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Unit plan for ages 12-14 in History: The Rwandan Crisis 1994

Teaching and training materials

Unit plan for ages 12-14 in History: The Rwandan Crisis 1994

1 March 2007

Designed by Population and Geographic Data Section in Division of Operational Support



  • To understand the background of events which shook Rwanda in 1994.
  • To understand what genocide is.
  • To understand the process and reasons which triggered the flow of refugees from Rwanda into neighbouring countries.


  • To practise research skills:
    - defining a problem
    - seeking appropriate information sources
    - identifying relevant information from the sources
    - critically analysing the information
    - organising the information to answer particular questions
    - clear written expression


  • To appreciate the importance of moral values.
  • To appreciate the importance of respect for others, particularly people different from oneself.

LESSONS 1 and 2: How did the Rwandan crisis start?


Where is Rwanda? What are its neighbouring countries? Who are the ethnic groups living in each country? In what proportions were these groups represented in the Rwandan population in 1994?

Overview of the history of Rwanda, focusing on the contributing events and factors that led to the 1994 genocide and the flight of Rwandan Hutu refugees into the neighbouring countries.

Introduction: On a wall map of Africa, the students are shown the relative positions of Rwanda and its neighbouring countries, and the inter-national borders which were crossed by refugees fleeing Rwanda in 1994.

On the map on the activity sheet, the students should note each country's ethnic composition prior to the 1994 upheaval, to reveal that international boundaries do not separate the ethnic groups into individual nations.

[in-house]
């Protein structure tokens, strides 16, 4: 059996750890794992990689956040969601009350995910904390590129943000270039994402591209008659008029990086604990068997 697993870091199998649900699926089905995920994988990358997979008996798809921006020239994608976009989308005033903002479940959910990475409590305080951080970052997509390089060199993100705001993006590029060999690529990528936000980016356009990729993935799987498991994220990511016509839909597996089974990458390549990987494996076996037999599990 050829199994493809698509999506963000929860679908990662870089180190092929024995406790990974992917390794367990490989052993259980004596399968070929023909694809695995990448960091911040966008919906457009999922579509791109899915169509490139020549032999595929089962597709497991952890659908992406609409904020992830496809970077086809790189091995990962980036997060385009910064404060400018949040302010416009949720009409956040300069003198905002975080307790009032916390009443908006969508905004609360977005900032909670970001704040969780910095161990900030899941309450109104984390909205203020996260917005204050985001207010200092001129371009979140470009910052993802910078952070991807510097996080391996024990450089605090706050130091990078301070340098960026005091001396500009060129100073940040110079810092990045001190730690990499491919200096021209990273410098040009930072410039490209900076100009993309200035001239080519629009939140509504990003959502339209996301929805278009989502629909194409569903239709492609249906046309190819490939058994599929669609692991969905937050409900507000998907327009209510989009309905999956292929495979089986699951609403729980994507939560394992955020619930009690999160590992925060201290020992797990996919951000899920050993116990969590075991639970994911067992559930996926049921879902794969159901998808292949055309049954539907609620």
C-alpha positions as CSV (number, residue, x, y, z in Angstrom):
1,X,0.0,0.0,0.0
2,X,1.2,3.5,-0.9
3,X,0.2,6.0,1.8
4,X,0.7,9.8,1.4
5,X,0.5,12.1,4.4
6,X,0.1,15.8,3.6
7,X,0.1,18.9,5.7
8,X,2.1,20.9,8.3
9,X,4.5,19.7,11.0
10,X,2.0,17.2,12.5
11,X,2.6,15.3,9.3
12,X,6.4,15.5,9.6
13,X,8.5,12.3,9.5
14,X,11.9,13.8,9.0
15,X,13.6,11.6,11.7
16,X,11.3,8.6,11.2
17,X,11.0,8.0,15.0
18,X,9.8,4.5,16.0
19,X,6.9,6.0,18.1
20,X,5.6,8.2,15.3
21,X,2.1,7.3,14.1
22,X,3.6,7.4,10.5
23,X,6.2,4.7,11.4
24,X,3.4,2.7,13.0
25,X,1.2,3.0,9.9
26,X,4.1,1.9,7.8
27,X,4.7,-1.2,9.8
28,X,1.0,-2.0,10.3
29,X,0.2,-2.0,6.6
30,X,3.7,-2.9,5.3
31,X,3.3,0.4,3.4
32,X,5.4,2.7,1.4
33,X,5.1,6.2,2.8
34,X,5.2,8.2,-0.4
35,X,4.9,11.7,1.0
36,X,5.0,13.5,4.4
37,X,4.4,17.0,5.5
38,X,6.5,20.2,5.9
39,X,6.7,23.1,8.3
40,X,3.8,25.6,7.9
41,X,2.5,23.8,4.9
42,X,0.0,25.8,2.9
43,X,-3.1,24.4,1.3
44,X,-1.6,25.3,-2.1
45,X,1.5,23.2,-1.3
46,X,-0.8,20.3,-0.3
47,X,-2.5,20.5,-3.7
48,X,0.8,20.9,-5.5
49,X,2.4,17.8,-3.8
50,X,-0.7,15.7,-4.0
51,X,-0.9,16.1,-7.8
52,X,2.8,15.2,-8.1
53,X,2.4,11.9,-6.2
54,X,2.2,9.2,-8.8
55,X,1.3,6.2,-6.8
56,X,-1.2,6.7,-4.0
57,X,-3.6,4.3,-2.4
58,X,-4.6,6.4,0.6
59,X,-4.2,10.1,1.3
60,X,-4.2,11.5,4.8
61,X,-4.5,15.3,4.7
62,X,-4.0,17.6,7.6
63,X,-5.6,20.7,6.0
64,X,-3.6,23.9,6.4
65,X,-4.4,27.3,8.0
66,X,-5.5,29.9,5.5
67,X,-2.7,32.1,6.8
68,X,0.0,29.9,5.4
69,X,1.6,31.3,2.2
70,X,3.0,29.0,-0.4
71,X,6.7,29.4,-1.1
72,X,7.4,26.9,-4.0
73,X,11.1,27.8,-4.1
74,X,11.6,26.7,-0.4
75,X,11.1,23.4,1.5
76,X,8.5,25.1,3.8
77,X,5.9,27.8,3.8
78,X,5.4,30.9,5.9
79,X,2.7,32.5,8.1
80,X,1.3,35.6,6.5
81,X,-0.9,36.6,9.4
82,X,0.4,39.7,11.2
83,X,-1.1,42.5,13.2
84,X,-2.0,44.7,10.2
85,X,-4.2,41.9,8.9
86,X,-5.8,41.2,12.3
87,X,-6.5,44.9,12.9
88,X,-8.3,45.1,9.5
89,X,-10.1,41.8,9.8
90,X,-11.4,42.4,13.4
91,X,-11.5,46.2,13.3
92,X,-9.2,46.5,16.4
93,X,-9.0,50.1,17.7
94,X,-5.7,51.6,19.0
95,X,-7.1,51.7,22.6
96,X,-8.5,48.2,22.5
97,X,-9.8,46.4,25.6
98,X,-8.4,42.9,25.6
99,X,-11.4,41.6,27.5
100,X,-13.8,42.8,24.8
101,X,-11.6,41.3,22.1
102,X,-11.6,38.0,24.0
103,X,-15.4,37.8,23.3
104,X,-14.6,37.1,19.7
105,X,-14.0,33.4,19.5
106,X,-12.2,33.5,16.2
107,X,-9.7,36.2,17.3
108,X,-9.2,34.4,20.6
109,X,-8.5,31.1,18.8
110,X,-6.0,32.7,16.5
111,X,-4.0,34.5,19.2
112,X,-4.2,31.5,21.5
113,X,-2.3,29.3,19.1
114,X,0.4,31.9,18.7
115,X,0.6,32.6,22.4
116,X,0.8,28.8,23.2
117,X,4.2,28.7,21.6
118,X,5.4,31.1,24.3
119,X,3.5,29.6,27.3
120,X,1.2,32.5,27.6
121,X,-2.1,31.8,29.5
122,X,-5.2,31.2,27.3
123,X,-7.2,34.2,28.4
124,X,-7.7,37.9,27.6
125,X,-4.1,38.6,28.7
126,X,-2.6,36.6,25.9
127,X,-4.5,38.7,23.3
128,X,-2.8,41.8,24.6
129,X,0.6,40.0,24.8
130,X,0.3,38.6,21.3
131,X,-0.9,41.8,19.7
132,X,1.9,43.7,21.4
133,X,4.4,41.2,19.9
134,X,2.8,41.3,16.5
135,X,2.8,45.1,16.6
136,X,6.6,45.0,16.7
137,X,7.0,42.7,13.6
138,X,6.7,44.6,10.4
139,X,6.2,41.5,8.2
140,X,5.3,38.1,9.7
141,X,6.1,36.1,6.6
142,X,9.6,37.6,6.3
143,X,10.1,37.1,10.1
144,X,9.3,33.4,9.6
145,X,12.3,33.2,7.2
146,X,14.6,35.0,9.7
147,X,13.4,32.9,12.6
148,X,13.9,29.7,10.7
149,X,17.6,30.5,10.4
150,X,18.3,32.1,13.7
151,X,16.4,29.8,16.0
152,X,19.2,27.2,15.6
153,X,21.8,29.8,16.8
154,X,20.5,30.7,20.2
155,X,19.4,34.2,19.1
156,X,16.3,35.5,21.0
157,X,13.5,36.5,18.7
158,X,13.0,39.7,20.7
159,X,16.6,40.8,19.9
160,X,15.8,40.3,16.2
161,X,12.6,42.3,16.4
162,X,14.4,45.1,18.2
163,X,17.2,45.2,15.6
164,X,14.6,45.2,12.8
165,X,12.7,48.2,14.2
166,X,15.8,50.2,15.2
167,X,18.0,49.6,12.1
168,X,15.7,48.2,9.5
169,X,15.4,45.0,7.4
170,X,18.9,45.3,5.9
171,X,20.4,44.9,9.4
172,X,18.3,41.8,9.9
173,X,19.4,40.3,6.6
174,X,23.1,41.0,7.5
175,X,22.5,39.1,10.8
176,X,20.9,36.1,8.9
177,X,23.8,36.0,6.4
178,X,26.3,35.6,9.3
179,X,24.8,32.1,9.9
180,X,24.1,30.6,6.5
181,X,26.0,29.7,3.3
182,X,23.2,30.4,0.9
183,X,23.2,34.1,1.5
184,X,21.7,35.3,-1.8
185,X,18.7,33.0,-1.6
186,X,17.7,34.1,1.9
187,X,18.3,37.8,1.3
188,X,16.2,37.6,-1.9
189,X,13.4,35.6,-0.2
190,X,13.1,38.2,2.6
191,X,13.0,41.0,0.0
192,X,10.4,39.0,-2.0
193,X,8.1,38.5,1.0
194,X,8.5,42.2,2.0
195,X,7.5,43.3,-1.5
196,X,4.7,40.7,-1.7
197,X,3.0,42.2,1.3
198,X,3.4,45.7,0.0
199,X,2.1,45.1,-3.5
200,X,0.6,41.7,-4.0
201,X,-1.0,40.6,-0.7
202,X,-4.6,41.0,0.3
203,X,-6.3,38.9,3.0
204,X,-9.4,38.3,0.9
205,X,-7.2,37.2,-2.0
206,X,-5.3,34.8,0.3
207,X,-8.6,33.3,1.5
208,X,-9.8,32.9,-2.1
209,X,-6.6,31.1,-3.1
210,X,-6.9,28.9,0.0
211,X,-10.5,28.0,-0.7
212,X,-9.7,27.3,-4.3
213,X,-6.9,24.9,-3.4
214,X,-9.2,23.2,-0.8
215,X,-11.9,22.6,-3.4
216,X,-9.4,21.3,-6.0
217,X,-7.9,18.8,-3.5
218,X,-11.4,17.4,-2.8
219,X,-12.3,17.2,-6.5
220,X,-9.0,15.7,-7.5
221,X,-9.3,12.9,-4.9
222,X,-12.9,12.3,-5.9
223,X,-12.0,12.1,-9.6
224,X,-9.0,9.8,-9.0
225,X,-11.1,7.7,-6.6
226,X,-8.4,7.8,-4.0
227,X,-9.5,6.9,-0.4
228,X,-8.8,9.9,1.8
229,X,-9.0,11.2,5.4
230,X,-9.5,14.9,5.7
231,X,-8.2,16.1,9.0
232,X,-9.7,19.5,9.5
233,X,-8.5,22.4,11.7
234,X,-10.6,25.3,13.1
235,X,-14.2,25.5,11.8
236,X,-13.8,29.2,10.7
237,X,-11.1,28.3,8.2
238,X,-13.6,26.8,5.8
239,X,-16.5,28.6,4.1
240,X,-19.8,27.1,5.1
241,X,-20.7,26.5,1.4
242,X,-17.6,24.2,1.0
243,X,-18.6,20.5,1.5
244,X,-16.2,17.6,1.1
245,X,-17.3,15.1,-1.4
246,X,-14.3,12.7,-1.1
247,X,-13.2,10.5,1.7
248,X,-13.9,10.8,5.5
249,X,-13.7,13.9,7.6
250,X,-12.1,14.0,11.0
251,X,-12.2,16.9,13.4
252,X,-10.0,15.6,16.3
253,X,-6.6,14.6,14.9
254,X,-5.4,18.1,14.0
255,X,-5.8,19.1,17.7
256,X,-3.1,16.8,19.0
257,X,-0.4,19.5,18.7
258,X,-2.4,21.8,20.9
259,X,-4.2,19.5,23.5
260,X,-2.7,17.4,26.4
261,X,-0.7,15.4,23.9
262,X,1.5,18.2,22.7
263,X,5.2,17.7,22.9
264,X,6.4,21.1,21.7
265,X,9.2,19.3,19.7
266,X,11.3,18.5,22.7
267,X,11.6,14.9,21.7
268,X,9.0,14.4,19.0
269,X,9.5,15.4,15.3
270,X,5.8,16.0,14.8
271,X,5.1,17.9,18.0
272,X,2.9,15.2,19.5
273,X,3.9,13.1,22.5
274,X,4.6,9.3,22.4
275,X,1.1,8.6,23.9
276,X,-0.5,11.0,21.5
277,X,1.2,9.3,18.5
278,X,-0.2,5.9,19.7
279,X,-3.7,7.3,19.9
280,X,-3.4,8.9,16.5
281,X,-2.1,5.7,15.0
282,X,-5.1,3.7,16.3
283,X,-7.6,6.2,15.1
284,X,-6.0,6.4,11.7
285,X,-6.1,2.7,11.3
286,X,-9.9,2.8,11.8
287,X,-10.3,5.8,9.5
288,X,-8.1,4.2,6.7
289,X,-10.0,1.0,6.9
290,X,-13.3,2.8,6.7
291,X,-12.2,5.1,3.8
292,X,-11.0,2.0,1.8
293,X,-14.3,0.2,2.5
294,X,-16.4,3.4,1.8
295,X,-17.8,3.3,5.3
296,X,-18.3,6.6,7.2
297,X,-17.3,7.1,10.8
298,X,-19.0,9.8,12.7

Students spend class time reading through the resources that outline the historical events. These resources are listed in the next column.

The teacher can check the students' factual understanding with the accompanying comprehension questions.


Rwandan refugees on the move in Kisangani, Zaire.

Activity Sheet: Rwanda and its neighbours

  • Jill Rutter, We Left Because We Had To, (London, Refugee Council, 1996), p. 66-73
  • "Rwanda: causes and consequences of the refugee crisis", UNHCR, The State of the World's Refugees 1995: In Search of Solutions (Oxford, OUP, 1995), p. 32-33.
  • "Great Lakes Chronology", Refugees, no, 110 (Geneva, UNHCR, 1997), p. 8.

LESSON 3: The 'G' word


Moral issues raised by these events:

How is it possible for a nation to descend into such a level of barbarity? Who is responsible?

Teacher-guided, structured discussion, followed by individual writing exercise, answering the two questions opposite.


The camps in Goma, Zaire were overcrowded. Poor sanitation and lack of clean drinking water led to diarrhoea and cholera, and many of the victims of the diseases were children.

Jill Rutter, We Left Because We Had To (London, Refugee Council, 1996), p. 75-77

LESSONS 4 and 5: Going back home



The return of law and order has provided secure and stable conditions for the return of refugees to Rwanda who now face the challenge of rebuilding their lives in their own country.

Students prepare short presentations about the political and social situation in current Rwanda which has made possible the return of refugees to their home country.


Rwandan returnees unloading their belongings and getting registered at the UNHCR transit centre in Byumba, Rwanda.

Rwanda Returnee News, no. 1 [PDF, 355Kb]
Rwanda Returnee News, no. 2 [PDF, 220Kb]
Rwanda Returnee News, no. 3 [PDF, 283Kb]